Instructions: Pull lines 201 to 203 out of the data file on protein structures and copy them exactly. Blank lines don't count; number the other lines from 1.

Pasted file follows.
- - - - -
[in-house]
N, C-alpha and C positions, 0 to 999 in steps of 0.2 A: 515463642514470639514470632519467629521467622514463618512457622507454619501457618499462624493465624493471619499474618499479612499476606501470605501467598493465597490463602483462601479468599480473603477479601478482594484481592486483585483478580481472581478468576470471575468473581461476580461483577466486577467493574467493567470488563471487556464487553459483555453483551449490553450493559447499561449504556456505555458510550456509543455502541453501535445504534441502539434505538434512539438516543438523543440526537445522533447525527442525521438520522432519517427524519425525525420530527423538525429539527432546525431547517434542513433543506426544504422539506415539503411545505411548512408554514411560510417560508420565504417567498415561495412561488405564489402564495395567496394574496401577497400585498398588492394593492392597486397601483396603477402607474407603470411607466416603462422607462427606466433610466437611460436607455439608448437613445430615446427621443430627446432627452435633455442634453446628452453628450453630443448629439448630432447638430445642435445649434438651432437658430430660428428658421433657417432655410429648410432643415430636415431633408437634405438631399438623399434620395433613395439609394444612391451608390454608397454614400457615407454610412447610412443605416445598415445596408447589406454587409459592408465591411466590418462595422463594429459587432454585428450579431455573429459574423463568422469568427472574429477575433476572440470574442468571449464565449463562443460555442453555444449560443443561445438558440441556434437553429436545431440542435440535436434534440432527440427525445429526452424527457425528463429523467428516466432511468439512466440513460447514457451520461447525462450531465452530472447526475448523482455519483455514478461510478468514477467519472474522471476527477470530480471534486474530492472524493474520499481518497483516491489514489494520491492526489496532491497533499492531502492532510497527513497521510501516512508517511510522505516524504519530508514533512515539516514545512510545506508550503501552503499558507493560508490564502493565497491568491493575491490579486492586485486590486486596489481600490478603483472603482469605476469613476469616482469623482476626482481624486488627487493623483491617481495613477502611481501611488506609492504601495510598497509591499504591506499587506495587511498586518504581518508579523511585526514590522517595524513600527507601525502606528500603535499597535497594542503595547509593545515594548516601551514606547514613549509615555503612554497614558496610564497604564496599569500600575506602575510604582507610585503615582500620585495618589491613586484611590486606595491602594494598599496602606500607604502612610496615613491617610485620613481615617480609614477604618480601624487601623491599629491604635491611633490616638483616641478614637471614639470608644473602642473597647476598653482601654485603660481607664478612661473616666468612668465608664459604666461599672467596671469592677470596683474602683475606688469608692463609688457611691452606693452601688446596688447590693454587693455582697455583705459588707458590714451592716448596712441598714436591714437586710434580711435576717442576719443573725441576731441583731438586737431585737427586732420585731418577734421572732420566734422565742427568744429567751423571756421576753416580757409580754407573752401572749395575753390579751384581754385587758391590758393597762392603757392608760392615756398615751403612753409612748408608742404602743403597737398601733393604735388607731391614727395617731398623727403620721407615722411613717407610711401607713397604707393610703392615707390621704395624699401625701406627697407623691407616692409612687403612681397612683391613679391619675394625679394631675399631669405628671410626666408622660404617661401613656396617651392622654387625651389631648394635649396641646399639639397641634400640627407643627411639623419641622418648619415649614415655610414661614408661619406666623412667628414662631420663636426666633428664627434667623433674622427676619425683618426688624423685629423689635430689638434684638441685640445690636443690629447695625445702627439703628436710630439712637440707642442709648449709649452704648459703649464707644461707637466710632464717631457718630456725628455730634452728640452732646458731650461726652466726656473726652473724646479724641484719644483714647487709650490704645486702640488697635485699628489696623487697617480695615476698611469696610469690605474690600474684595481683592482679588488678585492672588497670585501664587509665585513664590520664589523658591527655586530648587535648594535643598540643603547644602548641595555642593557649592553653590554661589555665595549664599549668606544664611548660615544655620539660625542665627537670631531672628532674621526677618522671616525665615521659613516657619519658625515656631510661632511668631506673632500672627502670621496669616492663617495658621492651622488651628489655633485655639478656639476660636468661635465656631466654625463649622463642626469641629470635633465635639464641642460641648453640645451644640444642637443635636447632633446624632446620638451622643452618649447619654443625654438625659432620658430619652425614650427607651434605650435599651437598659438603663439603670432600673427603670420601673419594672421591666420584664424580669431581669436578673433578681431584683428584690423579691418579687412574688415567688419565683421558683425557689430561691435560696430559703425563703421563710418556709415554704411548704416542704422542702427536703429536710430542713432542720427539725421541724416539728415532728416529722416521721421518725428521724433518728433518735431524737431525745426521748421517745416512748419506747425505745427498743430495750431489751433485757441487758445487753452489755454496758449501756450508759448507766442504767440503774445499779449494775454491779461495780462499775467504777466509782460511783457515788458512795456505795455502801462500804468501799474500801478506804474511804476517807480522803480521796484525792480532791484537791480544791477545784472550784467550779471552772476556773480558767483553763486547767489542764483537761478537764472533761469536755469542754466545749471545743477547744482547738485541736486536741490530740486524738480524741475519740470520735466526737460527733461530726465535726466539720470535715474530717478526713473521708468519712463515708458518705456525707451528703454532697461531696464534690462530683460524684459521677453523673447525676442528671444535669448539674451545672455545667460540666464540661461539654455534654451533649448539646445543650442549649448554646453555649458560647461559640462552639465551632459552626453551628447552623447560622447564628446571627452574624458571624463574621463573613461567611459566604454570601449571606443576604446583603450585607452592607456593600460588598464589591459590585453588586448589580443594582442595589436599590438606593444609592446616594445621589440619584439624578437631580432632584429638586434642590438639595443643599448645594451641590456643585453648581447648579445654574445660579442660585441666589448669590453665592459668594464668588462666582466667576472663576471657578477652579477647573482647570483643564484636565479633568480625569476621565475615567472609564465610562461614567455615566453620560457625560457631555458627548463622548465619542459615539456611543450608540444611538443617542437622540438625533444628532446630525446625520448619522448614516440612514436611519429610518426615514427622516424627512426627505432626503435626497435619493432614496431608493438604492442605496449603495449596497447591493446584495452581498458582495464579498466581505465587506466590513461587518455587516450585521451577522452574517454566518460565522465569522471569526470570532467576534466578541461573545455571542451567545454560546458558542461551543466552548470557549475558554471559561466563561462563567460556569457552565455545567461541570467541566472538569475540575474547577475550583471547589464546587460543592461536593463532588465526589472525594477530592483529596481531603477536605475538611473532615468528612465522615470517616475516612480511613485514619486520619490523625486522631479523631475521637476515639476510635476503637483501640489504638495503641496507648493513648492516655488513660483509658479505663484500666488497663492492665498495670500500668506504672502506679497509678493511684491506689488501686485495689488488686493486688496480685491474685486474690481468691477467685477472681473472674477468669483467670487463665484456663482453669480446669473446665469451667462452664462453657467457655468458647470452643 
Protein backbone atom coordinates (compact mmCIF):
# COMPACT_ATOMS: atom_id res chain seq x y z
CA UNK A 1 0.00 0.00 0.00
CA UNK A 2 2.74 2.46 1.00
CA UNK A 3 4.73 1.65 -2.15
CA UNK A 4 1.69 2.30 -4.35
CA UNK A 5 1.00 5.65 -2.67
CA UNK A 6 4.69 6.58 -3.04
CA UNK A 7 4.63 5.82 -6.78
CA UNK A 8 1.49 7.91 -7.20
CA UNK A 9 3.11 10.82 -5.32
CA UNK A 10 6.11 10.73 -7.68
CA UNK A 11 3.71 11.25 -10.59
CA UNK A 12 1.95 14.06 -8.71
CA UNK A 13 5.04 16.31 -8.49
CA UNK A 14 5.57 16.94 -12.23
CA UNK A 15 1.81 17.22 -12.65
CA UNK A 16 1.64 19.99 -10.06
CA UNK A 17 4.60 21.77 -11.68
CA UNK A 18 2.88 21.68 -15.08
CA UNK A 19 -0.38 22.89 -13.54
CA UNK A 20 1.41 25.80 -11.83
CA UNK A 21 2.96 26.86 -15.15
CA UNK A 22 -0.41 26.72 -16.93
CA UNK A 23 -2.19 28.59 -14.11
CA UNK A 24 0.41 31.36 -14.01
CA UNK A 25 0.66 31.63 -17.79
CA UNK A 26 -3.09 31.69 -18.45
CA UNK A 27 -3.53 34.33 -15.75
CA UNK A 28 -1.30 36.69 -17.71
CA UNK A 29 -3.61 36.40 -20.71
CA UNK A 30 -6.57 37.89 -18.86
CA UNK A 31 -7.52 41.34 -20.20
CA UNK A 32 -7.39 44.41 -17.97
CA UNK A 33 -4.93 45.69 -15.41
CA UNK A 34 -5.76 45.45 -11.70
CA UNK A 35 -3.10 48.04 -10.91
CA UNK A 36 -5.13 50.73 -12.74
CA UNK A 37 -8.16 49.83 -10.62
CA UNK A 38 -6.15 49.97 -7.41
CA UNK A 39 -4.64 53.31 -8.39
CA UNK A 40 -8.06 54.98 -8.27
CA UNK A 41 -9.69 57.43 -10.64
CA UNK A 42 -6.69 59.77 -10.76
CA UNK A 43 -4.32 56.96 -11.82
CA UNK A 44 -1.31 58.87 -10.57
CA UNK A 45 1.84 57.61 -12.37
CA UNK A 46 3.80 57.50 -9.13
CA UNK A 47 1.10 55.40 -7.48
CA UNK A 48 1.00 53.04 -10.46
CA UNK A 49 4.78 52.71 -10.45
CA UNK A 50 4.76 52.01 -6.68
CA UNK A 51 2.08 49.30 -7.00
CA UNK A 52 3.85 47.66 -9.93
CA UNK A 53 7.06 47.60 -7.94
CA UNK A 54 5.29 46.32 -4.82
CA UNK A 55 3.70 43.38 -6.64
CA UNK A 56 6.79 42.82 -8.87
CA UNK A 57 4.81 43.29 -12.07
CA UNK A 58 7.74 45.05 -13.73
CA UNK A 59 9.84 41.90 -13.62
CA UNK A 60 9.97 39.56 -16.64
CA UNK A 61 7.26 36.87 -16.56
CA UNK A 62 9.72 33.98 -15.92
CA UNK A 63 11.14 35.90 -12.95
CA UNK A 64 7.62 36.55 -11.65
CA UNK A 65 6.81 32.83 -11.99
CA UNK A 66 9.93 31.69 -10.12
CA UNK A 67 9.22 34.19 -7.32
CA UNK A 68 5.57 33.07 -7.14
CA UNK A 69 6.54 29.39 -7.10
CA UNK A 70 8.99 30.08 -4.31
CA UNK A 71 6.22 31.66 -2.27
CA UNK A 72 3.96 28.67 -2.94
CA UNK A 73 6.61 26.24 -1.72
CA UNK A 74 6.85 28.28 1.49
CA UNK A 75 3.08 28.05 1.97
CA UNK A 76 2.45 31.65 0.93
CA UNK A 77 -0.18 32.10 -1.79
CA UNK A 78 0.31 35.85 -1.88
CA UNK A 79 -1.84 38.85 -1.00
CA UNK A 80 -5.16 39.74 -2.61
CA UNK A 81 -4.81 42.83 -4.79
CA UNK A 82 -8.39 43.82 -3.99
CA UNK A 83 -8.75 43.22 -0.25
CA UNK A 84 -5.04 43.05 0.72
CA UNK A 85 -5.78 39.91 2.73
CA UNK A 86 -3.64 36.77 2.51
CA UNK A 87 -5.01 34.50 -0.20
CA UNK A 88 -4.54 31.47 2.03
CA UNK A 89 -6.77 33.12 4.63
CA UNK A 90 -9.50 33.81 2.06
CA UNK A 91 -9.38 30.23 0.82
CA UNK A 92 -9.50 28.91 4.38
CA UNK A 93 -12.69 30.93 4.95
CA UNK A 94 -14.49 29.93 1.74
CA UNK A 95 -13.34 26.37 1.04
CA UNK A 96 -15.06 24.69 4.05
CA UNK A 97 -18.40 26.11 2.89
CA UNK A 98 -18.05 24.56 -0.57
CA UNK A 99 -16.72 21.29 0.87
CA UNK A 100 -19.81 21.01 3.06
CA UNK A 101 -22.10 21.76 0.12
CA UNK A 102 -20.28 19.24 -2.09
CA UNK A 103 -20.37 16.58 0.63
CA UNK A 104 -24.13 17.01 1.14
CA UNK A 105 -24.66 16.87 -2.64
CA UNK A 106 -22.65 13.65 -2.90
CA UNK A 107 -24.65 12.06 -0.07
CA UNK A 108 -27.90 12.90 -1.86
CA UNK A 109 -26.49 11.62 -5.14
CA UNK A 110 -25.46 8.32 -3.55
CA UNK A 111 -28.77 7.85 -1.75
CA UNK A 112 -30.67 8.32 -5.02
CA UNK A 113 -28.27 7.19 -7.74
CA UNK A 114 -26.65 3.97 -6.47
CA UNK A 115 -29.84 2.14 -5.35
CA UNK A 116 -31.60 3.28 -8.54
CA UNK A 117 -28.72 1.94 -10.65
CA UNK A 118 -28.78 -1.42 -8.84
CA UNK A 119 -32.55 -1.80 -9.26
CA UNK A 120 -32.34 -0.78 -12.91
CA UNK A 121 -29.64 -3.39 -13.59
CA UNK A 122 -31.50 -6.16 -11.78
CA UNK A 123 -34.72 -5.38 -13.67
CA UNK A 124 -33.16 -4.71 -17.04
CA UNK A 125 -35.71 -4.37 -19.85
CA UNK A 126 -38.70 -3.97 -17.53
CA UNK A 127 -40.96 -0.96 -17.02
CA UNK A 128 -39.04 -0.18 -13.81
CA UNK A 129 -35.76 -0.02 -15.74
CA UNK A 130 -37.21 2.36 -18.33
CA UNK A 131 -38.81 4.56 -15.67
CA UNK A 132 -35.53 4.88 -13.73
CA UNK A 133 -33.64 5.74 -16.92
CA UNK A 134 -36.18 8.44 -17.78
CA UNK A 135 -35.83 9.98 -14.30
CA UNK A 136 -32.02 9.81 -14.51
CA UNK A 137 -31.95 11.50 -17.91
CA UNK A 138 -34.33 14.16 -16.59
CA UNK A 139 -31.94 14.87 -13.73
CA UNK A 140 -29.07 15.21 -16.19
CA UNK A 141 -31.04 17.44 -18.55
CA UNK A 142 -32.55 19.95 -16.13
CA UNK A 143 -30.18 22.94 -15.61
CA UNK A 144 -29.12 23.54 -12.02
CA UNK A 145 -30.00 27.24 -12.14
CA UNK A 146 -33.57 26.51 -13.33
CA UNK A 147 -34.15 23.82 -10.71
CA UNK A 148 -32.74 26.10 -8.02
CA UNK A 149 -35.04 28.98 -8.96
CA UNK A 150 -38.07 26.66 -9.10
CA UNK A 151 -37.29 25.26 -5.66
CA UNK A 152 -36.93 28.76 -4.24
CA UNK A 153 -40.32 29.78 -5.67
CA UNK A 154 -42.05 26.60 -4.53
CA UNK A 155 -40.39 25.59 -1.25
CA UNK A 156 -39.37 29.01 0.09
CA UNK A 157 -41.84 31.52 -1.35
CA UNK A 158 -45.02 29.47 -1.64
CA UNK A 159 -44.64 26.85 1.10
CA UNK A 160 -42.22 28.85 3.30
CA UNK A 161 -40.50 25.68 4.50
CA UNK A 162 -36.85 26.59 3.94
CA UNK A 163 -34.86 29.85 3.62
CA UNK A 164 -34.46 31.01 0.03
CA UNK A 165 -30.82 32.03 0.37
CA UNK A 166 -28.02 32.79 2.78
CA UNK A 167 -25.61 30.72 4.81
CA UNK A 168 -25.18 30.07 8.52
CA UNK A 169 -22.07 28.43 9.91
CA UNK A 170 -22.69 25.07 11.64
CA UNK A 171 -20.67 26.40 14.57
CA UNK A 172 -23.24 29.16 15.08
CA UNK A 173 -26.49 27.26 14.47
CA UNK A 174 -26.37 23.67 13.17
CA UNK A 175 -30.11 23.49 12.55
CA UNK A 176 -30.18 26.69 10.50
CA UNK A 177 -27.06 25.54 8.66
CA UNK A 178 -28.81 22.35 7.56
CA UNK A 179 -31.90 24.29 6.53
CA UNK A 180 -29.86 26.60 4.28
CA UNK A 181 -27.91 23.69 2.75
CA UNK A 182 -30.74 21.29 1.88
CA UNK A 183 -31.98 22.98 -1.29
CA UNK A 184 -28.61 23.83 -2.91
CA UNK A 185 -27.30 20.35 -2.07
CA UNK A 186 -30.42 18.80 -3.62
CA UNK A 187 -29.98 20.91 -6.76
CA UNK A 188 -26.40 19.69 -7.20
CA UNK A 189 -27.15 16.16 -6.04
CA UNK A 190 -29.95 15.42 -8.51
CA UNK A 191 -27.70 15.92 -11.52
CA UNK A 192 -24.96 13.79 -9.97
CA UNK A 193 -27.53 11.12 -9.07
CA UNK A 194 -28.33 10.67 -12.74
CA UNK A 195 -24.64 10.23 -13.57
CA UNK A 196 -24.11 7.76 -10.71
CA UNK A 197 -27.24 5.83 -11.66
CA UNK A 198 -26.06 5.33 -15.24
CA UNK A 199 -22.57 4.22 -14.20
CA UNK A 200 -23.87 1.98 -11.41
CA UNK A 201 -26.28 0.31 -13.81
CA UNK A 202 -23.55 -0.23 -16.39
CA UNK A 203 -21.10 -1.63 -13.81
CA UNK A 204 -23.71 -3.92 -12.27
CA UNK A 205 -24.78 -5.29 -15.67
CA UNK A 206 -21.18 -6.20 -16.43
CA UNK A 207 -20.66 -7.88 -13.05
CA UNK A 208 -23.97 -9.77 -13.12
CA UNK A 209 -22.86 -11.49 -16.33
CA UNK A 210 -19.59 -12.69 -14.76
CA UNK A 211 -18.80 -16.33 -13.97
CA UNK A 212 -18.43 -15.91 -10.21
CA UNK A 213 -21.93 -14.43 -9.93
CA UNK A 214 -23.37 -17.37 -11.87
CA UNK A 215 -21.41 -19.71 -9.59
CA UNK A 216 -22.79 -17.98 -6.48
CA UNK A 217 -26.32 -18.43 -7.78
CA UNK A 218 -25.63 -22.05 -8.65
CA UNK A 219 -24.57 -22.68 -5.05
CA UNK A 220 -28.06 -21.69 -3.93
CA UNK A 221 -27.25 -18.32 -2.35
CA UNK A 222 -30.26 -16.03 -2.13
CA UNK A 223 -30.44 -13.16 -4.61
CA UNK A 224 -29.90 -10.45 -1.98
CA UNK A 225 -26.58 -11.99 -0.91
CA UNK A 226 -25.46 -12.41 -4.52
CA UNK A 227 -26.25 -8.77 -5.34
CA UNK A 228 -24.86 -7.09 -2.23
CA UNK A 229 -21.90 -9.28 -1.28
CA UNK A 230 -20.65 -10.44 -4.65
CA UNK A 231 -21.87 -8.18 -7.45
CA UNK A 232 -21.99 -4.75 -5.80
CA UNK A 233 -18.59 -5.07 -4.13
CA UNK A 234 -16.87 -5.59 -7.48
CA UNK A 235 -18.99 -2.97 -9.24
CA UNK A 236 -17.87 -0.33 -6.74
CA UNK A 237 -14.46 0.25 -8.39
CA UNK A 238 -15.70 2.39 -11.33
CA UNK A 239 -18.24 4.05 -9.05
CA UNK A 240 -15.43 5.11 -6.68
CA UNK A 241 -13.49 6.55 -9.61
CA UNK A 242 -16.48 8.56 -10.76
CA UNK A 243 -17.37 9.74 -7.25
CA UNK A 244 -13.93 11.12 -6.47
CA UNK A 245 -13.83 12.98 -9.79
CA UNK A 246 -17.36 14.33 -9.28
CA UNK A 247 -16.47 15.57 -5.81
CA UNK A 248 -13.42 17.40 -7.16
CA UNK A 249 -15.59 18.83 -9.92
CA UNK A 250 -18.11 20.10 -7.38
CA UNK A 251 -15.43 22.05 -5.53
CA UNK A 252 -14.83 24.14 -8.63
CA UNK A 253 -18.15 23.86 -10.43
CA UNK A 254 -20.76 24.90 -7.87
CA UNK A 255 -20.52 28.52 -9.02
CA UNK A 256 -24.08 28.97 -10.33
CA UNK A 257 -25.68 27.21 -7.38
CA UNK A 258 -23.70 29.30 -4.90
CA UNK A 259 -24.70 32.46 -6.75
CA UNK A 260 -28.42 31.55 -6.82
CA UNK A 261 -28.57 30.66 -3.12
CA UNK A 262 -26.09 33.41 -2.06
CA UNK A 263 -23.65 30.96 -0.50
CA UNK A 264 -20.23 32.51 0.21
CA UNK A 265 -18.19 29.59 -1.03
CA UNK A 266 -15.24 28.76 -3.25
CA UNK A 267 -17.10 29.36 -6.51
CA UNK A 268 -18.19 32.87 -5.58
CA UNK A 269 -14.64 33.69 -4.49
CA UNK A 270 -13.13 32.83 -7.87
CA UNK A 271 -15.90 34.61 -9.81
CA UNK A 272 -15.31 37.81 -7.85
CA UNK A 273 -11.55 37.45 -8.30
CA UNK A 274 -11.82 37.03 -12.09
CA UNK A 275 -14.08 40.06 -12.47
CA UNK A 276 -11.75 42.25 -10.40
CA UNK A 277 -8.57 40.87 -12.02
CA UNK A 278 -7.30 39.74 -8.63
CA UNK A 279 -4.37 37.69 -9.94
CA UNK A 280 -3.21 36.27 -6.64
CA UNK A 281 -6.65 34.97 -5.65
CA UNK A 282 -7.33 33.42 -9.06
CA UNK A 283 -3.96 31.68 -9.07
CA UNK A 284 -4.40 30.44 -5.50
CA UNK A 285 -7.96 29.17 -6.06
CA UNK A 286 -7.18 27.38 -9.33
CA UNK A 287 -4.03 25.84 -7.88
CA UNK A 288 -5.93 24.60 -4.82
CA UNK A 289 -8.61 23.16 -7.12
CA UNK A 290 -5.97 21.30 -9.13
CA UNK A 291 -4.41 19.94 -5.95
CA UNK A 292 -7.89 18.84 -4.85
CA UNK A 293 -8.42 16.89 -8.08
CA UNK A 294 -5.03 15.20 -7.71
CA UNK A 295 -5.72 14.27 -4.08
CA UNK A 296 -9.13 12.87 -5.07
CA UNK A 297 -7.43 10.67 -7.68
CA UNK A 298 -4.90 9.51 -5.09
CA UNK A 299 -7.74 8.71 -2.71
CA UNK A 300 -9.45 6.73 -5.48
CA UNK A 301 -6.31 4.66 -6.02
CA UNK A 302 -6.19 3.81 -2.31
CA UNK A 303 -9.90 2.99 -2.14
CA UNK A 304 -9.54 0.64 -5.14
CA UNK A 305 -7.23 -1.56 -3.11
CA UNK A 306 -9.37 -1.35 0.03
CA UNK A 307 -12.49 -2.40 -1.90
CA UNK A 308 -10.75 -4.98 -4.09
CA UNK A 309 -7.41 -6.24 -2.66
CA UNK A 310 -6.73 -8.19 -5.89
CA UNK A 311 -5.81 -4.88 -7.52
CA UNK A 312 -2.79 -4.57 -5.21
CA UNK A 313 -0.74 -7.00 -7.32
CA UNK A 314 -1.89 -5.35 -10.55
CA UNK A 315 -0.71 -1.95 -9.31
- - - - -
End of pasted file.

CA UNK A 197 -27.24 5.83 -11.66
CA UNK A 198 -26.06 5.33 -15.24
CA UNK A 199 -22.57 4.22 -14.20